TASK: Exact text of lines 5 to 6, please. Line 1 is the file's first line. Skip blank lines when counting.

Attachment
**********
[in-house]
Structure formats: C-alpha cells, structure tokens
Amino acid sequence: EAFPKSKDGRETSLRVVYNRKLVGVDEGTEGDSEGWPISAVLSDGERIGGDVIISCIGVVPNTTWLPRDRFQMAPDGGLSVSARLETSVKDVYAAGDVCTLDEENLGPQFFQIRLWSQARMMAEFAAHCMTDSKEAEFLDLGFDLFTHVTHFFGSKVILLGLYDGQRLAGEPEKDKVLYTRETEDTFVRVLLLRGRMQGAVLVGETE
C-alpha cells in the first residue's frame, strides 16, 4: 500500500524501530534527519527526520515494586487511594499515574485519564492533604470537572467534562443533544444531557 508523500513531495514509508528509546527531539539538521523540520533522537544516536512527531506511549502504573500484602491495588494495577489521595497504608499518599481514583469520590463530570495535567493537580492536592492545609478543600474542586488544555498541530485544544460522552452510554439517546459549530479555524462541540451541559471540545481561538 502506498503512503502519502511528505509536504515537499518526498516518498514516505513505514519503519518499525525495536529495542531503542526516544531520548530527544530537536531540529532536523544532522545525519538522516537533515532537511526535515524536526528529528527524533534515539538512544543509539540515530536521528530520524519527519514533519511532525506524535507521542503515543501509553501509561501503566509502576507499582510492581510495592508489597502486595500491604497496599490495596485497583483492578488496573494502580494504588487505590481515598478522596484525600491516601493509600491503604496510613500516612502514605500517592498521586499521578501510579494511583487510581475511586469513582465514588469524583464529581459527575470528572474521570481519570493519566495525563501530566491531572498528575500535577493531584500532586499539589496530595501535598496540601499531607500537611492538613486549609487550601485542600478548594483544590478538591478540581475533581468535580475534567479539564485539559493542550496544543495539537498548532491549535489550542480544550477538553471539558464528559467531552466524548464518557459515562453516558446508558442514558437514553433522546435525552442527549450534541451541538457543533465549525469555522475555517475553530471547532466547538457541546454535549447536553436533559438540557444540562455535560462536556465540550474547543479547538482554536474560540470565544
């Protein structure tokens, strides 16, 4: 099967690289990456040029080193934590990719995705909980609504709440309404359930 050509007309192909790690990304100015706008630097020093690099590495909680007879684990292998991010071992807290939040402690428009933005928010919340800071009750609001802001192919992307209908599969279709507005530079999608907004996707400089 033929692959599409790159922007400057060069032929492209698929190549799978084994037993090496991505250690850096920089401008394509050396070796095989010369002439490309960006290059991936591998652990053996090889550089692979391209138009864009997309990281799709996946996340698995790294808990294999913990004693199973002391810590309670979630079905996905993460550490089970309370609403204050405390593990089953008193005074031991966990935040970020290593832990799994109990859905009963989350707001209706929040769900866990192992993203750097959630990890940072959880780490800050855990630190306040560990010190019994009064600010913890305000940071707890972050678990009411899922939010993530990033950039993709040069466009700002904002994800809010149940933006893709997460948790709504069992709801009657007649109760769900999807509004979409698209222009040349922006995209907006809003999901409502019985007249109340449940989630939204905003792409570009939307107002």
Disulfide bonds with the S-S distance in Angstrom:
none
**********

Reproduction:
């Protein structure tokens, strides 16, 4: 099967690289990456040029080193934590990719995705909980609504709440309404359930 050509007309192909790690990304100015706008630097020093690099590495909680007879684990292998991010071992807290939040402690428009933005928010919340800071009750609001802001192919992307209908599969279709507005530079999608907004996707400089 033929692959599409790159922007400057060069032929492209698929190549799978084994037993090496991505250690850096920089401008394509050396070796095989010369002439490309960006290059991936591998652990053996090889550089692979391209138009864009997309990281799709996946996340698995790294808990294999913990004693199973002391810590309670979630079905996905993460550490089970309370609403204050405390593990089953008193005074031991966990935040970020290593832990799994109990859905009963989350707001209706929040769900866990192992993203750097959630990890940072959880780490800050855990630190306040560990010190019994009064600010913890305000940071707890972050678990009411899922939010993530990033950039993709040069466009700002904002994800809010149940933006893709997460948790709504069992709801009657007649109760769900999807509004979409698209222009040349922006995209907006809003999901409502019985007249109340449940989630939204905003792409570009939307107002």
Disulfide bonds with the S-S distance in Angstrom: